I had a difficult time coming up with a specific priest signature ability. Eventually I decided on Shadowform and the ability to be a very flexible healer. Unfortunately with all the specific heals that a priest has, there are too many to narrow down to one signature one, apart from Greater Heal. Bread and butter healing. Shadowform is very different in the fact that it gave priests a way to do very good damage and still be a priest at heart.

Death Knights are pretty easy, as Death Grip is one of the first things that a player uses after rolling one. Being able to yank someone right to you, also acting as a taunt, is a tank’s best friend. Plus, a lot of fun in PvP. Army of the Dead is a close contender, as there are few things more awesome than an army of ghouls rampaging on your behalf.

The Paladin signature ability was the easiest one to come up with. Divine Shield, or the infamous “Bubble”. Unfortunately not being able to last long enough for a full bubble-hearth, it still has the reputation that it definitely deserves.

In conclusion, each class has things that truly make them feel unique. Even the Druid, which “borrows” the styles of other classes, still makes the playstyle their own. Even though they use rage like a warrior, they are not warriors (parrying with their faces takes skill).

As a signature ability for the game? I don’t think there needs to be one. The closest “iconic” one that I can think of would have to be Bloodlust. It is synonymous with the Orc culture, and every time I hear the sound effect I can’t help but think of the Warcraft series.

Memories of Azeroth: Zangarmarsh

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After Hellfire Peninsula, the next stop is Zangarmarsh.  Whereas Hellfire looked a lot like the Blasted Lands, and wasn’t too “alien”, Zangarmarsh is a completely brand new world.  It’s basically a reminder of the Warcraft II expansion set “Beyond the Dark Portal”, as there were forests of mushrooms there.  Well, here’s your forest of mushrooms!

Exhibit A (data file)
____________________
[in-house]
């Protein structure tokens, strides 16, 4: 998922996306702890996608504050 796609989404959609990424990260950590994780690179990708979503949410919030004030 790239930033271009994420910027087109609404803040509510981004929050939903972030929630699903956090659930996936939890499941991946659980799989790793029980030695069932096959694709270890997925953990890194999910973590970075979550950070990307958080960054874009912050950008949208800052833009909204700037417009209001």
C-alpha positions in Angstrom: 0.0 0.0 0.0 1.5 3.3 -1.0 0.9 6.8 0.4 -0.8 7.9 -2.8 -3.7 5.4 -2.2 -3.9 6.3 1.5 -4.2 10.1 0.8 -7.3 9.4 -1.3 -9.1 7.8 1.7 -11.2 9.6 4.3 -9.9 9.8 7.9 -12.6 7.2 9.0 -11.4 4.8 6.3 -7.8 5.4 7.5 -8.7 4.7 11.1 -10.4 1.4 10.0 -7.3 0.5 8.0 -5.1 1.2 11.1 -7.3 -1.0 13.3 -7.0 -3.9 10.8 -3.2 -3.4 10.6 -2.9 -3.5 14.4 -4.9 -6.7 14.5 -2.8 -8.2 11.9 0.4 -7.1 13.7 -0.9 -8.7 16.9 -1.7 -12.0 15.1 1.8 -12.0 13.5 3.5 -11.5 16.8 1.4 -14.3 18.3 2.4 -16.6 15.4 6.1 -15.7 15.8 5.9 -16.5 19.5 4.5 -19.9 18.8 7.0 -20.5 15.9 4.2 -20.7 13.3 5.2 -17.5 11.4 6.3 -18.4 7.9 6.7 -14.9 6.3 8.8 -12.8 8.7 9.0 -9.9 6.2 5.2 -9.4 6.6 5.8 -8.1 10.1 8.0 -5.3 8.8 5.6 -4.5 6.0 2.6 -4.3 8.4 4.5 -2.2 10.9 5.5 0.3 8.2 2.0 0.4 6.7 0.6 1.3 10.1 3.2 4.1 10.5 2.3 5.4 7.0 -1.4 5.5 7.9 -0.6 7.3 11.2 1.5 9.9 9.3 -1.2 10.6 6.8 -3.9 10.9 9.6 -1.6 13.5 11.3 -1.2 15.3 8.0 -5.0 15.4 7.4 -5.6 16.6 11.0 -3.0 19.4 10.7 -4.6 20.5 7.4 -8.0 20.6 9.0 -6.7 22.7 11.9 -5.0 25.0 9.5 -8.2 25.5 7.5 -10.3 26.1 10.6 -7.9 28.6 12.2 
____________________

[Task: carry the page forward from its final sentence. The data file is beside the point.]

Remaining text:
Cenarion Refuge - Click for full size

Telredor - Click for full size

Starting in the zone, characters would have breadcrumb quests leading to Cenarion Refuge, and their respective faction camps of Swamprat Post for the Horde or Telredor fot the Alliance.  I must admit that I was always a little choked that the Alliance got this amazing looking outpost built into a mushroom, and the Horde just gets a generic Troll camp.  The quests here would take up half the zone, eventually leading west.

The Dead Mire - Click for full size

The Spawning Glen - Click for full size

The zone’s story has a lot to do with the Naga, and how they’re draining the lakes for their own purposes.  They don’t say exactly what purpose that is, but I think it’s along the lines of: “It’s MINE! Go away!”  The Dead Mire is an example of what happens to an area once the water has been drained out completely.  Among the inhabitants affected by this are the mushroom people of Sporeggar.  There are some quests to help them out, and a faction associated with them.  The rewards include a non-combat pet, but it takes a very long time to get the reputation required.

Ango'rosh Stronghold - Click for full size

Orebor Harborage - Click for full size

The west side of the zone dealt mainly with the Ogres, and that they were chopping down the mushrooms for themselves and messing things up for Sporeggar.  Because the fungal giants didn’t have mushrooms to eat, they decided to eat Sporeggar’s young while they were growing in the Spawning Glen.  It’s up to the player to go and crush the Ogres at their stronghold, which is a small island using a downed mushroom as a bridge.  Altogether you get to lay a beat down on a bunch of things to try and bring things as close to normal as possible.

To Terokkar Forest - Click for full size

To Nagrand - Click for full size

After Zangarmarsh, it’s off to Terokkar Forest – normally.  I try to skip Terokkar, as I’m not too fond of the zone, so I try to go right to Nagrand.  There are entrances to Terokkar, Nagrand, and Blade’s Edge from Zangarmarsh, very much the crossroads of the continent.

 

A Change in Scenery

As I’ve mentioned many times before, I have a great guild. I’ve been a member of it for my entire WoW career, and I don’t plan on leaving it anytime soon – not many other guilds would put up with my incredibly messed up schedule and still let me raid. Through this guild, I’ve met a number of people and formed some great friendships.

However, I’ve been looking at trying something different for a little while now. Every once in a while I’ll roll an alt on another server and see what happens, which eventually just gets deleted. I lose interest quickly, and just go back to my main server.

Rolling a new character somewhere that has absolutely no connection to people you know, gold, or heirlooms is very difficult. Not only does the new character start with nothing to their name, but also having no connections or a guild to talk to is quite lonely. Fortunately, there have been a few changes to make things a bit easier now.

Even though I thoroughly enjoy the low level changes to Azeroth, it still takes a good amount of time to progress through levels 1-60. On top of that, I’ve wanted to try out a Death Knight tank, so that’s what I decided on. Therefore Borble, the Goblin Death Knight, was born on the Earthen Ring server.